• Predictors of conveyance to hospital by ambulance services of care home patients

    Botan, Vanessa; Law, Graham; Laparidou, Despina; Phung, Viet-Hai; Curtis, Ffion; Whitley, Gregory; Akanuwe, Joseph; Rowan, Elise; Fothergill, Rachael; McCranor, Tracy; et al. (2023)
  • Student paramedic exposure to workplace violence: a scoping review

    Belk, Stephanie; Armstrong, James; Ilczak, Tomasz; Webster, Carl A.; Sumera, Kacper (2024)
  • Senior Aircraftman Peter Kenyon

    Kenyon, Peter (MAG Online, 2015-04-02)
    A support worker in the RAF Reserves shares his experiences. Abstract published with permission.
  • An early warning precision public health approach for assessing COVID-19 vulnerability in the UK: the Moore-Hill Vulnerability Index (MHVI)

    Moore, Harriet Elizabeth; Hill, Bartholomew; Emery, Jay; Gussy, Mark; Siriwardena, Aloysius; Spaight, Robert; Tanser, Frank (2023)
  • Novel moving, handling and extraction simulation for students in a soft play area

    McKenzie, John W. B.; Horne, Emma; Smith, Benjamin; Tapson, Ella R.; Whitley, Gregory (2023)
    Background: Emergency medical services often have to extricate patients from their location and take them to an ambulance. High-quality training is required to ensure patient and staff safety during moving, handling and extrication manoeuvres. This study aimed to determine student satisfaction and self-confidence regarding what they had learnt after a novel moving, handling and extrication simulation exercise in a children's soft play area. Methods: A mixed-methods cross-sectional survey was adopted, using the validated Student Satisfaction and Self-Confidence in Learning survey tool. Qualitative data were collected from an open question for additional comments. Student paramedics and student emergency medical technicians from one higher education institution completed four time-limited scenarios, each of which involved moving an immobile patient away from their environment. Descriptive statistics were determined for the participant characteristics and survey responses. Thematic analysis was performed on the qualitative data. Results: The student participants were aged 18–47 years and the majority were women. They were satisfied with both their learning and their self-confidence in what they had learnt after the simulation event, and felt their communication and teamwork skills had improved. They enjoyed the event more than classroom-based simulation. While they felt the simulation was realistic, suggestions were made to make it more so. Conclusion: Use of a children's soft play area for a moving, handling and extrication simulation provided student satisfaction and self-confidence in learning. Abstract published with permission.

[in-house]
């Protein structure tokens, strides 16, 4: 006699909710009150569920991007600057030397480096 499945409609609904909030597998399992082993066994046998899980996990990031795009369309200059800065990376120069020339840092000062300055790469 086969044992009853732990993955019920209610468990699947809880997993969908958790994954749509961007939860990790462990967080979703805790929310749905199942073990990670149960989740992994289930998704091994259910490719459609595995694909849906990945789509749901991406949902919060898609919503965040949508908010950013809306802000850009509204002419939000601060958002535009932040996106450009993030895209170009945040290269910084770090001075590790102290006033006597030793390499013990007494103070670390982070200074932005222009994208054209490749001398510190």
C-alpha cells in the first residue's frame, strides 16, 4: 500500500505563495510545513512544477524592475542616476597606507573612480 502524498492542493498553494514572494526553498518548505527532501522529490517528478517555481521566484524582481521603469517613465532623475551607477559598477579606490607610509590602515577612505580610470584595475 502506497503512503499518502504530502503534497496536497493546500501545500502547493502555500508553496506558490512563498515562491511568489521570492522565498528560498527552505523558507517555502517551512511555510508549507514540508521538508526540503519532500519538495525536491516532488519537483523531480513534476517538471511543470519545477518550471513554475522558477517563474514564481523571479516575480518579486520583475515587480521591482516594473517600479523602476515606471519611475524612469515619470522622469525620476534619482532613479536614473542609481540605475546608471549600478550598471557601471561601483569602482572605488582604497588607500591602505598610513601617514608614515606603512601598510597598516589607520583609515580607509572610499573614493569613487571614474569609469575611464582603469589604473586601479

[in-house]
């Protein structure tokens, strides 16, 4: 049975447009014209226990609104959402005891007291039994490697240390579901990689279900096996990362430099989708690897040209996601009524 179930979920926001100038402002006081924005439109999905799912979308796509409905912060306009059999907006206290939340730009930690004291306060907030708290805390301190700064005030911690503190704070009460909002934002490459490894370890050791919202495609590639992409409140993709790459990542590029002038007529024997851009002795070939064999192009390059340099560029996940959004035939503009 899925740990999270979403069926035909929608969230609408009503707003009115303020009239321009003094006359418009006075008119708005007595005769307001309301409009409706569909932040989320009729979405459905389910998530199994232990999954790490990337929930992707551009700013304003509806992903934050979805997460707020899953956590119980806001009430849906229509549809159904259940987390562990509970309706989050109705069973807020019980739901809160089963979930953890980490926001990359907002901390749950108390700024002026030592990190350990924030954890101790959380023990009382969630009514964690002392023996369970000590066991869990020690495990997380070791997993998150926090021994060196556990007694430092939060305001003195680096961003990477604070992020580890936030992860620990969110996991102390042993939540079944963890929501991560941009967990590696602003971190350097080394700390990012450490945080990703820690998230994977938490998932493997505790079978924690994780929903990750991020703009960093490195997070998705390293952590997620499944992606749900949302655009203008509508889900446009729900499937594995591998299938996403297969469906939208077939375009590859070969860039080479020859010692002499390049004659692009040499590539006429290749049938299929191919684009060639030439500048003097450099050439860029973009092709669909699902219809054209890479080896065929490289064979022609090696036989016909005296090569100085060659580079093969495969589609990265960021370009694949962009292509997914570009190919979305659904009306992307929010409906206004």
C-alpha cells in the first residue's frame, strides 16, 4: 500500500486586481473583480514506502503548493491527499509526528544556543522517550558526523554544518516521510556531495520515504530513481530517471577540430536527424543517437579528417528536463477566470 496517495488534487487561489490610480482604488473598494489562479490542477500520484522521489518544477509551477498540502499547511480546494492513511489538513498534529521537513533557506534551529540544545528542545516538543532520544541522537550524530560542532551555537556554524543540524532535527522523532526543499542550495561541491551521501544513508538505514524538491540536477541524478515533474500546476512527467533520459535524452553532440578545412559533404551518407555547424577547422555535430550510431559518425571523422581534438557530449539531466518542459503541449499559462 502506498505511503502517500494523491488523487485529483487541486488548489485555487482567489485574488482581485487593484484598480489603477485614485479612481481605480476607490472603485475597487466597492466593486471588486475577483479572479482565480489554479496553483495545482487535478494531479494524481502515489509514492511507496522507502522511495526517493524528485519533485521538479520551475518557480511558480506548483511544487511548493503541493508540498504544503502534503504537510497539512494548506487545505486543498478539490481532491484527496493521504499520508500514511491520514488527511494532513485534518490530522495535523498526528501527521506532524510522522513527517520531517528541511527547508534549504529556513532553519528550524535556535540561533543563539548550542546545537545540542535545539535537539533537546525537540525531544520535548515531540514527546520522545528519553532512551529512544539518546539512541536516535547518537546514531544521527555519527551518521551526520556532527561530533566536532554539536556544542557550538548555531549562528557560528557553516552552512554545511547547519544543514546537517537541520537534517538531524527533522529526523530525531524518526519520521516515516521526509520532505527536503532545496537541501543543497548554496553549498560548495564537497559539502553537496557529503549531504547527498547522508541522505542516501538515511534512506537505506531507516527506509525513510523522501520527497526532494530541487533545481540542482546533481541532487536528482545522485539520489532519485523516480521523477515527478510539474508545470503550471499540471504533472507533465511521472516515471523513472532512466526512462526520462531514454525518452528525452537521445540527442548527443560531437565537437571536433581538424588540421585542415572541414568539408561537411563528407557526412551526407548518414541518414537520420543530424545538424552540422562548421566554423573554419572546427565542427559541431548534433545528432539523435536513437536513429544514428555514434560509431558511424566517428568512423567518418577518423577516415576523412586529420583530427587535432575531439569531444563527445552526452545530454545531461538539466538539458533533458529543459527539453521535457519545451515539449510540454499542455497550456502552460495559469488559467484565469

• Factors that influence child conveyance decisions made by prehospital clinicians

    Blake-Barnard, Alex; Whitley, Gregory (2024-02-02)
    Abstract Introduction: The decision to convey children to emergency departments is complex. This study aimed to identify barriers and enablers to making appropriate decisions, along with areas of disparity in this decision-making process by ambulance clinicians. Methods: A rapid evidence review was conducted. MEDLINE, CINAHL and PubMed were searched from 2012 to July 2023. Critical appraisal and thematic synthesis were performed. Results: Three studies were identified, which highlights the lack of research in this area. Five themes were identified: provision of care; equipment and protocols; exposure, experience and confidence; emotional and social circumstances; and education or skill set. Findings: Enhanced paediatric education is required before and after registration to ensure appropriate conveyance and address clinicians' lack of exposure, experience and confidence. Protocols and guidelines should be drawn up to support decision-making for lower-acuity child patients. Specialist paediatric roles are required in ambulance services to support clinicians and provide advanced patient-centred care. Conclusions: The findings of this review provide a basis for discussion and clinical practice improvement. Research to determine the clinical and cost effectiveness of implementing prehospital specialist paediatric roles is required. Abstract published with permission